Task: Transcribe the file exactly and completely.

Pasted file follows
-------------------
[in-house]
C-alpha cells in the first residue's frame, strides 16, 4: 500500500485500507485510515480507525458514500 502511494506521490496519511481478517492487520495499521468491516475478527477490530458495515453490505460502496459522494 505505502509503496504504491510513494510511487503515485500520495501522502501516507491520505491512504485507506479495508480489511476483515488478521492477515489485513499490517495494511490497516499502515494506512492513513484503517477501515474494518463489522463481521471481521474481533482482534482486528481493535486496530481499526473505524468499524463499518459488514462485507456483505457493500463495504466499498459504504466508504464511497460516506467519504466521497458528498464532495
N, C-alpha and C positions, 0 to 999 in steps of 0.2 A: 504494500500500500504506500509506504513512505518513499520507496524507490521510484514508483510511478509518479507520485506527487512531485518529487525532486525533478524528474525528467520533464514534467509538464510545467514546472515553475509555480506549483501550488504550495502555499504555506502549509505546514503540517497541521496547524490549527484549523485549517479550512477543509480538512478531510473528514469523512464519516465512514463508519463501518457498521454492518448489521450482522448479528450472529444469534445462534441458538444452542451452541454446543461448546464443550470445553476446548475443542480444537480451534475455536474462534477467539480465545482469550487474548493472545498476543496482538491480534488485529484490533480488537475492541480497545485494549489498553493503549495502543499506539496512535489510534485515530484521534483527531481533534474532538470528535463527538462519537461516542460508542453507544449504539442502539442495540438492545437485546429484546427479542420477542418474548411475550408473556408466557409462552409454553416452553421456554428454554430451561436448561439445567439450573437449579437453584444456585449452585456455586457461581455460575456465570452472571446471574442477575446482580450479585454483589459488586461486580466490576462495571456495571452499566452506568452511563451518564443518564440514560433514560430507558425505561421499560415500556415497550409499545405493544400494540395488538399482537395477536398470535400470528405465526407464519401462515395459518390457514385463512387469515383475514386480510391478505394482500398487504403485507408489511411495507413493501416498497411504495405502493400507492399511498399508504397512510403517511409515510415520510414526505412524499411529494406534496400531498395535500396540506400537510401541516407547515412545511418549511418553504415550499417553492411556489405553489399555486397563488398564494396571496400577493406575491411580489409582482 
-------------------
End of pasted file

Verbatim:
[in-house]
C-alpha cells in the first residue's frame, strides 16, 4: 500500500485500507485510515480507525458514500 502511494506521490496519511481478517492487520495499521468491516475478527477490530458495515453490505460502496459522494 505505502509503496504504491510513494510511487503515485500520495501522502501516507491520505491512504485507506479495508480489511476483515488478521492477515489485513499490517495494511490497516499502515494506512492513513484503517477501515474494518463489522463481521471481521474481533482482534482486528481493535486496530481499526473505524468499524463499518459488514462485507456483505457493500463495504466499498459504504466508504464511497460516506467519504466521497458528498464532495
N, C-alpha and C positions, 0 to 999 in steps of 0.2 A: 504494500500500500504506500509506504513512505518513499520507496524507490521510484514508483510511478509518479507520485506527487512531485518529487525532486525533478524528474525528467520533464514534467509538464510545467514546472515553475509555480506549483501550488504550495502555499504555506502549509505546514503540517497541521496547524490549527484549523485549517479550512477543509480538512478531510473528514469523512464519516465512514463508519463501518457498521454492518448489521450482522448479528450472529444469534445462534441458538444452542451452541454446543461448546464443550470445553476446548475443542480444537480451534475455536474462534477467539480465545482469550487474548493472545498476543496482538491480534488485529484490533480488537475492541480497545485494549489498553493503549495502543499506539496512535489510534485515530484521534483527531481533534474532538470528535463527538462519537461516542460508542453507544449504539442502539442495540438492545437485546429484546427479542420477542418474548411475550408473556408466557409462552409454553416452553421456554428454554430451561436448561439445567439450573437449579437453584444456585449452585456455586457461581455460575456465570452472571446471574442477575446482580450479585454483589459488586461486580466490576462495571456495571452499566452506568452511563451518564443518564440514560433514560430507558425505561421499560415500556415497550409499545405493544400494540395488538399482537395477536398470535400470528405465526407464519401462515395459518390457514385463512387469515383475514386480510391478505394482500398487504403485507408489511411495507413493501416498497411504495405502493400507492399511498399508504397512510403517511409515510415520510414526505412524499411529494406534496400531498395535500396540506400537510401541516407547515412545511418549511418553504415550499417553492411556489405553489399555486397563488398564494396571496400577493406575491411580489409582482 